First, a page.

To protect the ongoing health of the local community, the local economy, and the working forests of this region, Sierra Club and EPIC hope to see: 1) no more cutting of old growth, (2) recovery of species habitat, (3) use of selection harvest methods (4) permanent maintenance of timberland, and (5) permanent protection for key resource areas, such as the Marbled
Murrelet Conservation Areas.

Sierra Club and EPIC are optimistic that Mendocino Redwood Company can meet these challenges and recover this important area, according to Johnston.

“MRC inherits a landscape that has suffered grievously from more than two decades of serious abuse,” said EPIC’s Johnston. “We appreciate MRC’s background in restoration-focused forestry, and want to work with MRC to build a truly sustainable timber company for the long term. MRC needs to make dramatic changes from Pacific Lumber’s practices to fulfill the
commitments they have made.”

One of the first tasks MRC will face will be to deal with destructive PL logging plans already in the pipeline, such as the disastrous “Railcar” logging plan to clear-cut redwoods next to Humboldt Redwoods State Park. MRC also needs to perform extensive restoration work on damaged watersheds such as Elk River, Freshwater and Bear Creek.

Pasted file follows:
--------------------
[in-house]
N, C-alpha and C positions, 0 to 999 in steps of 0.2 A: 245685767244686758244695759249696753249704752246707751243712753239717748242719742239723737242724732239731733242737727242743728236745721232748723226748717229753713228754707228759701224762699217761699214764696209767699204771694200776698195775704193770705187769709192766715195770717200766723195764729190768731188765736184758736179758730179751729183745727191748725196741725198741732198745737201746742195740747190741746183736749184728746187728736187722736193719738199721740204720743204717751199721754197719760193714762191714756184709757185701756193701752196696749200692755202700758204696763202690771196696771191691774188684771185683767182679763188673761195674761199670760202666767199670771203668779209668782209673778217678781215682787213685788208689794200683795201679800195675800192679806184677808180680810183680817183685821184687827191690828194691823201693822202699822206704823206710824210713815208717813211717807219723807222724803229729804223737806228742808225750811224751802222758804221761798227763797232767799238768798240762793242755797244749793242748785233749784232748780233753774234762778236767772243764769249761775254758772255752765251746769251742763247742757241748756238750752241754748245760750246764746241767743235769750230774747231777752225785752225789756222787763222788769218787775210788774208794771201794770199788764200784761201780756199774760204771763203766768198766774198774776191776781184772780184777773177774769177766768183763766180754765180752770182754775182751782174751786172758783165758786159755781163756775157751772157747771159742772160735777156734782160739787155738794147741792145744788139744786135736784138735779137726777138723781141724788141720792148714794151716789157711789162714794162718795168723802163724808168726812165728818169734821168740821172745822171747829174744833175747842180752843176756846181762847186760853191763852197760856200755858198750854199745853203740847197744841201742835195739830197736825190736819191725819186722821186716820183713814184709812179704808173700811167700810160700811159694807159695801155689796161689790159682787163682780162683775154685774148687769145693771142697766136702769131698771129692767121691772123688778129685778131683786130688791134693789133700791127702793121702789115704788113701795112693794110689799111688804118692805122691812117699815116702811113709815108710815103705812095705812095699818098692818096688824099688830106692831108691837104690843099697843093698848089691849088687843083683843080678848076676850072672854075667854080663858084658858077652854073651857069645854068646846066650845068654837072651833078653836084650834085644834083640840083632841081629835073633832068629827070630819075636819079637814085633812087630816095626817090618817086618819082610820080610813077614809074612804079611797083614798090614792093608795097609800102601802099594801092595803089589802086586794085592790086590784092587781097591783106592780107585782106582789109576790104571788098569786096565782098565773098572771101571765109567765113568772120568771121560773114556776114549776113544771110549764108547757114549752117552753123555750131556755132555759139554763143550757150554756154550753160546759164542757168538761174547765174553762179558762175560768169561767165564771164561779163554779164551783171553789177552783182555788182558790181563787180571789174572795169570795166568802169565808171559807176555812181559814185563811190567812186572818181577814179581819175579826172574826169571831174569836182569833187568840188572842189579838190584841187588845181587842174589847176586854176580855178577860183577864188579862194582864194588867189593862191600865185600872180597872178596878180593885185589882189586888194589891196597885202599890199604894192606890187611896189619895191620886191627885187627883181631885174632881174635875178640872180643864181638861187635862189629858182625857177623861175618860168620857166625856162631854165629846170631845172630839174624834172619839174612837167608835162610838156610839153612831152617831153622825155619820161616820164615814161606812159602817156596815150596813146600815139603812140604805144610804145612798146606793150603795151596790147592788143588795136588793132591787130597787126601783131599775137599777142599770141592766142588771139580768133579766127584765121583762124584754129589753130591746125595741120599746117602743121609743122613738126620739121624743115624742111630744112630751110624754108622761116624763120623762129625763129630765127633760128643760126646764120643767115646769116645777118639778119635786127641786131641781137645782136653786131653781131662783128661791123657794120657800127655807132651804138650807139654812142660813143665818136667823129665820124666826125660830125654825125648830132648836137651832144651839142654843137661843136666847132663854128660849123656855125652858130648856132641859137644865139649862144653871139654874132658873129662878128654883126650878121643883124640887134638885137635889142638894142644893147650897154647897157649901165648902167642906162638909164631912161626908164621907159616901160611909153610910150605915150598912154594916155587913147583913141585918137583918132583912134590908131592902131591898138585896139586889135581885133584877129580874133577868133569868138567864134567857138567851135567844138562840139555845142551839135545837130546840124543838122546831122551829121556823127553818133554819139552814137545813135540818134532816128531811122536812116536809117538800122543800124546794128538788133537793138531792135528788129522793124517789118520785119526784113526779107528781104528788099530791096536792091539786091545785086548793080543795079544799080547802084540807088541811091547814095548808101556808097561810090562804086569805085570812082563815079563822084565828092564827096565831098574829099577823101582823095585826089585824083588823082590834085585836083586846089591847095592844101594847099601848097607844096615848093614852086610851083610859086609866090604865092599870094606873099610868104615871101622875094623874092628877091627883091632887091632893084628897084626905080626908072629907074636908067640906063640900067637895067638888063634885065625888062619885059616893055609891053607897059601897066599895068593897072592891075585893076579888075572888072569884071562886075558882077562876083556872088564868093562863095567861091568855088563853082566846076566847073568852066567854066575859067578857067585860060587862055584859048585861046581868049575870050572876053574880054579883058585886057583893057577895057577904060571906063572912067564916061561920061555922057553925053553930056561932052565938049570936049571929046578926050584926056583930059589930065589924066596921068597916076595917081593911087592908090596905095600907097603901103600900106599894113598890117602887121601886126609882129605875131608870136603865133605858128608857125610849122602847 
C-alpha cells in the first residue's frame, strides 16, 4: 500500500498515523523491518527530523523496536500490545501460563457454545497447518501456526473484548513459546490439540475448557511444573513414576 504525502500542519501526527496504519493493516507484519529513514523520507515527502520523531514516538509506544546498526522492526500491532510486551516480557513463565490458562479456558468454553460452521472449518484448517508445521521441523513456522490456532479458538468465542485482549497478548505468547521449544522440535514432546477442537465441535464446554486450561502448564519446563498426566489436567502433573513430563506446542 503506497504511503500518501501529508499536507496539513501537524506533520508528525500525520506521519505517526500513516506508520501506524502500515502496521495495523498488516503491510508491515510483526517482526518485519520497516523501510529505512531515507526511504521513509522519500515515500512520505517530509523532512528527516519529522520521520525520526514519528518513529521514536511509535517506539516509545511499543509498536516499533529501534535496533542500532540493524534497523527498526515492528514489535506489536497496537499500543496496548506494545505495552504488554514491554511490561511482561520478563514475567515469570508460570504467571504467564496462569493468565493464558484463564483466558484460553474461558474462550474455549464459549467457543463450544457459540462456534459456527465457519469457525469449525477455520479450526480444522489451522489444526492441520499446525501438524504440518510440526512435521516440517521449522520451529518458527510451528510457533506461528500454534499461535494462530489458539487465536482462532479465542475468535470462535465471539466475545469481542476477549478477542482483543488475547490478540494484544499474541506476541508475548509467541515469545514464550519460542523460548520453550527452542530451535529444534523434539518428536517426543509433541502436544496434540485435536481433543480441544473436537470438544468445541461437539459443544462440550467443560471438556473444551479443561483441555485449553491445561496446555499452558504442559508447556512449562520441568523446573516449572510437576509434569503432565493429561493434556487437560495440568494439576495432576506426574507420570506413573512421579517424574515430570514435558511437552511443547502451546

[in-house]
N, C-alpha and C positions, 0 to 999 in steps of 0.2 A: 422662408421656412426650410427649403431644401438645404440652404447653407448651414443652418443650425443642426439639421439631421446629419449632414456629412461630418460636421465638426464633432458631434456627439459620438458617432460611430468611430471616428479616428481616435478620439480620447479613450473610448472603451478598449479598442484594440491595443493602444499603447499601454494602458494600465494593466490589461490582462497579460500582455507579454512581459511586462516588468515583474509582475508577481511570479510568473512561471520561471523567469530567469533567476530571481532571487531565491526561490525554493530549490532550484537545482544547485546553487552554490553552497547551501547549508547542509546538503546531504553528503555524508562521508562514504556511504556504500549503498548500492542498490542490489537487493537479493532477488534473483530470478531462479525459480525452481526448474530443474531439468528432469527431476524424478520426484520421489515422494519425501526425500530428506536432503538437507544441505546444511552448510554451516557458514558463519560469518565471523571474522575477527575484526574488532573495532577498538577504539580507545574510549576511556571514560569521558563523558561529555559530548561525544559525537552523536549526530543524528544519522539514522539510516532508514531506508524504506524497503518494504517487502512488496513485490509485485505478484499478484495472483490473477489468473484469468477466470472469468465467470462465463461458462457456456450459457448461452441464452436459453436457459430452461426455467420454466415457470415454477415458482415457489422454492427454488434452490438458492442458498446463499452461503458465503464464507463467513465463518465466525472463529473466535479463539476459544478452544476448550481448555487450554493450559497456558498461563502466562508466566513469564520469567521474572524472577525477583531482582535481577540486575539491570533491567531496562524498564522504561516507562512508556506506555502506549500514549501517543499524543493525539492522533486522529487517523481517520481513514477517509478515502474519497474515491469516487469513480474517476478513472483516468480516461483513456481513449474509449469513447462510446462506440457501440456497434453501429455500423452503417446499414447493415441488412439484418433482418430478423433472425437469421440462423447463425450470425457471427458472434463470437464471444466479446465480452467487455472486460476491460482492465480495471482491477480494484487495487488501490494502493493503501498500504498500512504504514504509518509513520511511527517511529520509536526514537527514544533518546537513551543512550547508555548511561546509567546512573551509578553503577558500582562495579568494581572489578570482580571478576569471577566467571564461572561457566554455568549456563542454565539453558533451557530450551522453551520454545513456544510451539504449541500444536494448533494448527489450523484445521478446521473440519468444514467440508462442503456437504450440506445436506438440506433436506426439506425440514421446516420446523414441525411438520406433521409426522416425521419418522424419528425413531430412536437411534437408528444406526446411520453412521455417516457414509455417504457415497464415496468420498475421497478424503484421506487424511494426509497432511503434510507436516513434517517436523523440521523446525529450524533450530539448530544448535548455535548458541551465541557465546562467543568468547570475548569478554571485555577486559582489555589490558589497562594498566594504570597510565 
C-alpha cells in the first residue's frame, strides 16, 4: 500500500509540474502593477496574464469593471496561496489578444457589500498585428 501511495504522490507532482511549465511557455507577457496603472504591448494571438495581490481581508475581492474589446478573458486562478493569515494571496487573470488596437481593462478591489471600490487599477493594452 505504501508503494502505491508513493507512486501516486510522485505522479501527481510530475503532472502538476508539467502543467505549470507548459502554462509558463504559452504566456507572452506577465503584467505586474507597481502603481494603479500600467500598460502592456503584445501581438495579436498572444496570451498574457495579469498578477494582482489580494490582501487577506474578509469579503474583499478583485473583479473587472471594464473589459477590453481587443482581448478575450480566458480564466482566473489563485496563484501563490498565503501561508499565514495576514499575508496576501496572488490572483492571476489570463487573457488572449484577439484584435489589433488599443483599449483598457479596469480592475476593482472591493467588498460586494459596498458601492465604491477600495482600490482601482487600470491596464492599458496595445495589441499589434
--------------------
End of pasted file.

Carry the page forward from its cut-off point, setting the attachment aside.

The decision, expected to be finalized later today, resolves vast uncertainties that had loomed heavily over the bankruptcy proceedings as creditors staked their positions about who should take over Pacific Lumber and its subsidiary, Scotia Pacific. Pacific Lumber’s abandoned plan would have subdivided and sold some 21,000 acres of prime timberlands for development. The plan by the largest secured creditors of the company, the “Noteholders,” would have entailed a risky auction that could have divided forestland and mill, or forced an inflated price resulting in
unsustainable harvest levels.

The MRC Plan comes closest to implementing the standards EPIC advocates for timber management in the Redwood Region. These standards flow from three core principles for timberland management: recovery of high-quality timberland and wildlife habitat for salmon & steelhead and other aquatic, terrestrial, and avian wildlife; recovery of an economy based on these resources and full integration of the region's human communities in these
efforts.

EPIC & Sierra Club look forward to working with MRC, and are pleased that Judge Schmidt and the bankruptcy court recognized that the MRC plan affords a solid opportunity to realize long-term, sustainable forestry.